ALBANY - Gov. Andrew Cuomo will unveil a proposal Monday to clear the way for ride-hailing apps like Uber and Lyft to expand statewide, according to the governor's office.
Cuomo's plan calls on the state to oversee and permit the popular ride-hailing companies, which currently operate in New York City under its taxi laws but have sought changes in state insurance law to expand to the rest of the state.
The governor is expected to highlight his proposal during his regional State of the State address Monday in Buffalo, his office told the USA TODAY Network's Albany Bureau. It's the second of six regional speeches he has scheduled through Wednesday.
In a statement Saturday, Cuomo said expanding ride-hailing services upstate is "a top priority for me."
"It defies logic that ride-sharing isn't available to New Yorkers who live outside of New York City," Cuomo said. "My message is upstate New York matters and it's not right or fair that upstate doesn't have this new innovation that spurs the economy, can save money and save lives."
Companies like Uber and Lyft allow users to hail a ride using a smartphone application, with the driver generally using his or her personal vehicle to complete the trip.
Uber has been engaged in a widespread lobbying effort across the state as it seeks to expand, rounding up support from local officials and business leaders in hopes of convincing Cuomo and the Legislature to act.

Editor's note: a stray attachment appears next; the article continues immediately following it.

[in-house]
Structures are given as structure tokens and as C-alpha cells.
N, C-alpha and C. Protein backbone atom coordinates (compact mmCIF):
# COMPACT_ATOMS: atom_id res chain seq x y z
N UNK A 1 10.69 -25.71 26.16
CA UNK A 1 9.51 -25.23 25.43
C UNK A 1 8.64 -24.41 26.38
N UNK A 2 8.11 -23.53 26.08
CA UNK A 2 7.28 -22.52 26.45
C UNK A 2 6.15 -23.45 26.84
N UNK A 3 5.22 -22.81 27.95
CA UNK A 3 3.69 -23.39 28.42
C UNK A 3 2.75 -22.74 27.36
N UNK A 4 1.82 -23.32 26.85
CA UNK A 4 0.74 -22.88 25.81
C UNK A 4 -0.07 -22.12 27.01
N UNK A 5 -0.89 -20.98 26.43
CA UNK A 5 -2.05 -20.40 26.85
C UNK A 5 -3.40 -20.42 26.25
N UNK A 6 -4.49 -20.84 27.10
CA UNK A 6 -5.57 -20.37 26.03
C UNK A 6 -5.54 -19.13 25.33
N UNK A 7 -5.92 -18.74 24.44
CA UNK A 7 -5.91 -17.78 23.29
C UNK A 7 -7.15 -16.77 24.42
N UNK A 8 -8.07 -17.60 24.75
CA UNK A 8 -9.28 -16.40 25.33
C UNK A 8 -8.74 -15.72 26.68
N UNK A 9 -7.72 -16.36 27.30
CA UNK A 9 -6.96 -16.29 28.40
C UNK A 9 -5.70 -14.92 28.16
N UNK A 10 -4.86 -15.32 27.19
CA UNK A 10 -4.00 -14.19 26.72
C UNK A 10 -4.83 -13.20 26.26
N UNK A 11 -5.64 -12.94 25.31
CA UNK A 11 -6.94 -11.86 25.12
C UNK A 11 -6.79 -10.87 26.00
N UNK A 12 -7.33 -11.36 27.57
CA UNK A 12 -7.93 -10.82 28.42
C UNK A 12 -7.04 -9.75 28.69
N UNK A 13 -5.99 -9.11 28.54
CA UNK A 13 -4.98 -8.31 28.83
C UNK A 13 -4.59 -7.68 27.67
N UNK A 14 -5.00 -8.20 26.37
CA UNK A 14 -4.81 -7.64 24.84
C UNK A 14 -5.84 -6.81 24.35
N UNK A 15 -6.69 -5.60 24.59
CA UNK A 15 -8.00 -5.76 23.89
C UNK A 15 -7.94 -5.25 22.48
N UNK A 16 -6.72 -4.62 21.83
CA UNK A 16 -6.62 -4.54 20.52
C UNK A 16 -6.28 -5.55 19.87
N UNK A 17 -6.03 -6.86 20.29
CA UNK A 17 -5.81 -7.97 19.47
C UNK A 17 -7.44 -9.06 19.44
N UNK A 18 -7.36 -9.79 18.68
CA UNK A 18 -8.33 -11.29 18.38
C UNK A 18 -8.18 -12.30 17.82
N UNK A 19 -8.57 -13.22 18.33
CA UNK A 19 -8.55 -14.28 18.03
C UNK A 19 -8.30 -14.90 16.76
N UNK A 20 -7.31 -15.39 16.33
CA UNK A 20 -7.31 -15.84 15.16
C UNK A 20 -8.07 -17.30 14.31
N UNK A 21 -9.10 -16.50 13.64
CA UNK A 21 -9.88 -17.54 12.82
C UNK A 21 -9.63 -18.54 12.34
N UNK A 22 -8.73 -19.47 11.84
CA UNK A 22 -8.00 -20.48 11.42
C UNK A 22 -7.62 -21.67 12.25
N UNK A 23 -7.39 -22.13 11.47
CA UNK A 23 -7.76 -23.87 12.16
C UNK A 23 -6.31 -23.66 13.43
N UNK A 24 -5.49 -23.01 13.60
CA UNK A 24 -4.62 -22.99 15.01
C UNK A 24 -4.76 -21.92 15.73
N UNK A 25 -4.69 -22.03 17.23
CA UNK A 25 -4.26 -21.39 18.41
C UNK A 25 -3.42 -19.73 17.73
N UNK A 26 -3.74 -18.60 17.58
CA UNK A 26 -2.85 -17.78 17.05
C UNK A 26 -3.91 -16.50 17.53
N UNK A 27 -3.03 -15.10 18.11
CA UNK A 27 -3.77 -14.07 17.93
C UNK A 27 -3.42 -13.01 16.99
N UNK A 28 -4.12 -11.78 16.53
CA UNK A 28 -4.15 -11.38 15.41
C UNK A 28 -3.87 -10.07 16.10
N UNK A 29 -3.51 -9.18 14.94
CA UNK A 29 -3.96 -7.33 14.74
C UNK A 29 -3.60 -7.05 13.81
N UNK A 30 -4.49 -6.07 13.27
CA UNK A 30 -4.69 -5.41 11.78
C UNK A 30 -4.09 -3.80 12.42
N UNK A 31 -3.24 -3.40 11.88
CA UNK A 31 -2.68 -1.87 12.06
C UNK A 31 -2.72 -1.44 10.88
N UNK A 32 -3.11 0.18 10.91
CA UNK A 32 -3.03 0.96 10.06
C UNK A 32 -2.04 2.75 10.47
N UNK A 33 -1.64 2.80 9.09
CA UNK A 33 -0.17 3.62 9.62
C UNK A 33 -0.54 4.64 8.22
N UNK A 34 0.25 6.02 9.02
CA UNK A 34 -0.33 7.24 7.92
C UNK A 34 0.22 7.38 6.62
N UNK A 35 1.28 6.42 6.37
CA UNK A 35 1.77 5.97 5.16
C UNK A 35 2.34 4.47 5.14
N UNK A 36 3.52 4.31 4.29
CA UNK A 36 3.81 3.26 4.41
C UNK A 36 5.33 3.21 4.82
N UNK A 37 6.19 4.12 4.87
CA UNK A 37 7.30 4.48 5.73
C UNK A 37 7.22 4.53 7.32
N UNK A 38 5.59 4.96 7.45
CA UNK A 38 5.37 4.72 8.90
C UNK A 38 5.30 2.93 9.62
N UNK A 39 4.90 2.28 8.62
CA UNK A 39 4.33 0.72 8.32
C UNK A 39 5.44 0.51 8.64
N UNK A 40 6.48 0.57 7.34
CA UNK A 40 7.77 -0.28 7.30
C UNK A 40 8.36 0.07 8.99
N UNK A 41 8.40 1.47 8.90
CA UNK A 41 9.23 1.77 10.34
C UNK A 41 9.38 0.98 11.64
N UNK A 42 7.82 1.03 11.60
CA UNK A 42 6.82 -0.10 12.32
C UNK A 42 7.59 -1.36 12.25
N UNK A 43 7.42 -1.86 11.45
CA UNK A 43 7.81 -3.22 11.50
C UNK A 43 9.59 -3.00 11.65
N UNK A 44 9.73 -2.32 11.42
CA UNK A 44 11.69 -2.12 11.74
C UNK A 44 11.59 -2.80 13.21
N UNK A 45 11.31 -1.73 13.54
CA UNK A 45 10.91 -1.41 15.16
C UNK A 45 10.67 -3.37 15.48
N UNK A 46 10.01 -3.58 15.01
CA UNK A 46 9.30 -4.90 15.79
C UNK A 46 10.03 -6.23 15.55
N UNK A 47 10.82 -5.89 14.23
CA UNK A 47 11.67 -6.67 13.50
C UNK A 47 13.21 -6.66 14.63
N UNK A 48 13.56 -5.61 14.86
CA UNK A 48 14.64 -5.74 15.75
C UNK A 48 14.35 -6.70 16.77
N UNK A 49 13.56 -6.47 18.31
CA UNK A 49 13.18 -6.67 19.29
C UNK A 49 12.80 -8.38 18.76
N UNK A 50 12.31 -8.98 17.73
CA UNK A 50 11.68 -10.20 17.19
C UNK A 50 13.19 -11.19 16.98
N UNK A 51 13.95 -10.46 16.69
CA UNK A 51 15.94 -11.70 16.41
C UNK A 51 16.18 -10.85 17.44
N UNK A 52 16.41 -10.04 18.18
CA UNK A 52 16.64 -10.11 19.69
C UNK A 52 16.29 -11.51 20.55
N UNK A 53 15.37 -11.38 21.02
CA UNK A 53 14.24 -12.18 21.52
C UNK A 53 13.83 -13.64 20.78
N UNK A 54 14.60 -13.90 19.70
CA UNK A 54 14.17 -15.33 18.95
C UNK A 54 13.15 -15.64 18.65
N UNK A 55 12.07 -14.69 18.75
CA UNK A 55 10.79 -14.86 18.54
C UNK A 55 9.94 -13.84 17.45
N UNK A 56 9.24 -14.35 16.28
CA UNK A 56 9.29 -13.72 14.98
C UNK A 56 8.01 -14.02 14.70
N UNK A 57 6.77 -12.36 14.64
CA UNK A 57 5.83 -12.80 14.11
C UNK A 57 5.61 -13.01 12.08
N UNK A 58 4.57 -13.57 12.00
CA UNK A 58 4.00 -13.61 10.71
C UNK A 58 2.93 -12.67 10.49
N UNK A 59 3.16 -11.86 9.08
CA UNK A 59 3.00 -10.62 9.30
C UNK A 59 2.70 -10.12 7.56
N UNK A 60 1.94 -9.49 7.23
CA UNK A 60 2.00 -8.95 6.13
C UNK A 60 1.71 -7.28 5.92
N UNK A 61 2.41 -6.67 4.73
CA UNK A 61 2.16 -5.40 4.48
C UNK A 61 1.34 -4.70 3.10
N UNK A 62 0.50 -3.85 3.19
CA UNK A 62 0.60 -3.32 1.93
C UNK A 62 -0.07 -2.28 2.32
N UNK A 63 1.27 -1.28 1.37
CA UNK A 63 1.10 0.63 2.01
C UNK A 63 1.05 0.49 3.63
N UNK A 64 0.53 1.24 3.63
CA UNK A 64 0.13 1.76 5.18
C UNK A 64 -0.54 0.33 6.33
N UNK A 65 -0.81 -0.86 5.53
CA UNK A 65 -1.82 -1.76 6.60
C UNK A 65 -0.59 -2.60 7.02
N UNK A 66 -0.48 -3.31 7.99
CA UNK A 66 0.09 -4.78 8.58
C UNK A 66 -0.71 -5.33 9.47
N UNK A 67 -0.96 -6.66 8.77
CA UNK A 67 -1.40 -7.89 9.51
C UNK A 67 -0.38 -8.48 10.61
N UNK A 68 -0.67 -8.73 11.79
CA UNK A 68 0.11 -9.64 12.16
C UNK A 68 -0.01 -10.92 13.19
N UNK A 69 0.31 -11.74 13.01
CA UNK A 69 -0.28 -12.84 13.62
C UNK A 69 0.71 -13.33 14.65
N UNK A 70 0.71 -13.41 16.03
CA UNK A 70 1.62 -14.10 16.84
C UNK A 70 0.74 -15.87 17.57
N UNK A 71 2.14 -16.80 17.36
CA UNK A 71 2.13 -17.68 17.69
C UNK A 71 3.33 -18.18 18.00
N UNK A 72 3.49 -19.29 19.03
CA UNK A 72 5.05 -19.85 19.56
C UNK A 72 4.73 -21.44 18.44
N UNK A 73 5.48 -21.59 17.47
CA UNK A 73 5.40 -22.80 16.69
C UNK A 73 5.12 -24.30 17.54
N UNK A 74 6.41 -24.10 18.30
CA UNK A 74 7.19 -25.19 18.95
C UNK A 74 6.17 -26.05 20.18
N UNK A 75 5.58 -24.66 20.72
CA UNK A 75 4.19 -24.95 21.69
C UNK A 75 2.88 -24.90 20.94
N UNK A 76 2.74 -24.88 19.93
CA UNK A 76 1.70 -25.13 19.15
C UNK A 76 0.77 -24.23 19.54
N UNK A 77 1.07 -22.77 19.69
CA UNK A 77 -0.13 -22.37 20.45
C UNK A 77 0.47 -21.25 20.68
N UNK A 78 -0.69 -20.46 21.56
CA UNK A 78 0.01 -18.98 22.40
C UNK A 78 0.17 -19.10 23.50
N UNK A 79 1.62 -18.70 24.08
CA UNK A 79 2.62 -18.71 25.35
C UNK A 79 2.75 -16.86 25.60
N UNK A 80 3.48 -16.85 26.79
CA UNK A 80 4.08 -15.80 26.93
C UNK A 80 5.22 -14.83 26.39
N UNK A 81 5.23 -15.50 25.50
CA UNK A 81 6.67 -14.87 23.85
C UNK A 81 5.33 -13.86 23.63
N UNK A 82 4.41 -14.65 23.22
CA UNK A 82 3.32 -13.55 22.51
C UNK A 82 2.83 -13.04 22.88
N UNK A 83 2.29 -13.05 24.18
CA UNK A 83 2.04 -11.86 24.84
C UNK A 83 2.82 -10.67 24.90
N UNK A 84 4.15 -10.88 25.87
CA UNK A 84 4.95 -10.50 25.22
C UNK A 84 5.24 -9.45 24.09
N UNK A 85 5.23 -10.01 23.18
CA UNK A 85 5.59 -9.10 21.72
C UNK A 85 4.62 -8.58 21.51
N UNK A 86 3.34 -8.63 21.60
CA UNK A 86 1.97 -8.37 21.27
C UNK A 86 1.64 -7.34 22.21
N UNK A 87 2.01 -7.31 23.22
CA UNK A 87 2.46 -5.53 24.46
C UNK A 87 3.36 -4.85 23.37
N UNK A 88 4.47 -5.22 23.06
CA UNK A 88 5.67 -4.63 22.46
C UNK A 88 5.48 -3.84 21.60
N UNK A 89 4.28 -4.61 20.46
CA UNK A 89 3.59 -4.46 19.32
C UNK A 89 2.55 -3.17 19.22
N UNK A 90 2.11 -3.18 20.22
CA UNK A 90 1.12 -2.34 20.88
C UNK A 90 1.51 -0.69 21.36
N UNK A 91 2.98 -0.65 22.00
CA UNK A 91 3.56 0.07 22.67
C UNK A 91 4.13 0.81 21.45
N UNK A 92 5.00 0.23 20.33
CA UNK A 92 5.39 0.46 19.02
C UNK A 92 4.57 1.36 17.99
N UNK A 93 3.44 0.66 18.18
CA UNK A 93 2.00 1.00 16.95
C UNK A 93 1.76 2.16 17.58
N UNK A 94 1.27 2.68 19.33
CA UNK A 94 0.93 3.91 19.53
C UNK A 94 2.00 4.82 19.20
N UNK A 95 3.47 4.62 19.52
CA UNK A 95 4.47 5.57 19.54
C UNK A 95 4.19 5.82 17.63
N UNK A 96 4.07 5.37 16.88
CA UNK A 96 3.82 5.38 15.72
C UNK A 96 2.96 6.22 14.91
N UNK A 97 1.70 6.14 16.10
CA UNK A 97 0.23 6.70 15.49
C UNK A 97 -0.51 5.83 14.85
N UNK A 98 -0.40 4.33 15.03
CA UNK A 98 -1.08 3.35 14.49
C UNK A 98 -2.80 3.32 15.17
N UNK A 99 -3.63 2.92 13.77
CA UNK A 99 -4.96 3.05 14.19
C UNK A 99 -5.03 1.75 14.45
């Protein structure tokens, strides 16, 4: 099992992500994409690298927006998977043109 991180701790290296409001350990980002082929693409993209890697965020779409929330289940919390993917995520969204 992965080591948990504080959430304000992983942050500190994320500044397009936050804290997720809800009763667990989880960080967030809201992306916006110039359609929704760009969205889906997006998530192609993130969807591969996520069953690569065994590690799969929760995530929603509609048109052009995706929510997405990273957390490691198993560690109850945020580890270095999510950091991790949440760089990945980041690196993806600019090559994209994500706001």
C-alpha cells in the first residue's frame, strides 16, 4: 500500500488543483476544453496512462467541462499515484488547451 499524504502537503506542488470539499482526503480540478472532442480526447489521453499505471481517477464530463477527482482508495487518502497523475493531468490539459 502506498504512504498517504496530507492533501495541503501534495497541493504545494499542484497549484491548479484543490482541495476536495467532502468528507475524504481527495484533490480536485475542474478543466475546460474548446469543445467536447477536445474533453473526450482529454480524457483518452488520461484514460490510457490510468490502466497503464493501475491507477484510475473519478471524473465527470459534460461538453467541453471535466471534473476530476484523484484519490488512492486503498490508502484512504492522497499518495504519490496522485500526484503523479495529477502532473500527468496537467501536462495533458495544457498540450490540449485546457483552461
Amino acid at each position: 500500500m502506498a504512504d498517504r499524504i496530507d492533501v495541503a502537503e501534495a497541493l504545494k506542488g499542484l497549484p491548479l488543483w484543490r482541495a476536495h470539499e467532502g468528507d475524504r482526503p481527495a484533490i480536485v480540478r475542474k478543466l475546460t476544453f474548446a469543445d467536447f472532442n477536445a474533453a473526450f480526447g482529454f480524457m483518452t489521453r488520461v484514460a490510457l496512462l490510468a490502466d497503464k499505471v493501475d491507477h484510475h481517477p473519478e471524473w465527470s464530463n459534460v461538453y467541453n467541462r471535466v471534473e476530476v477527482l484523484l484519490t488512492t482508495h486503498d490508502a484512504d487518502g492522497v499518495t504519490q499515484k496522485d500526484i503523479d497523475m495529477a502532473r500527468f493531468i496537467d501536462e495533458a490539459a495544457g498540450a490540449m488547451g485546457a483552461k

Like previous proposals from state lawmakers, Cuomo's plan would require the state to regulate and permit ride-hailing companies rather than local governments, which oversee taxicabs.
The state would have the ability to audit the companies to make sure they're complying with any applicable laws and regulations, according to Cuomo's office.
Uber, Lyft and similar companies, meanwhile, would be required to take part in The Black Car Fund, a worker's compensation fund that tacks a 2.5 percent surcharge on fares to cover drivers if they're injured on the job.
Further details of Cuomo's proposal weren't released Saturday night.
It was unclear, for example, how much insurance coverage ride-hailing companies would be required to carry for drivers -- which became a sticking point between the state Senate and Assembly last year, ultimately leading to the bill's demise.
In order to expand outside New York City, Uber and Lyft have been seeking a change in state law to allow "pooled" insurance coverage, which would allow them to take out a broad policy covering drivers' personal vehicles only when they are working for the company.
A coalition of upstate taxi companies and insurers, meanwhile, have been pushing for a measure that would require Uber and Lyft to put potential drivers through fingerprint background checks before hiring them, which the companies have pushed back against.
“Uber and Lyft already fingerprint drivers in New York City and there is no reason why upstate riders should not have the same protection," John Tomassi, president of the Upstate Transportation Association, said in a statement last week. "State lawmakers must require fingerprinting in any upstate ride-sharing expansion because anything less will put riders’ lives at risk.”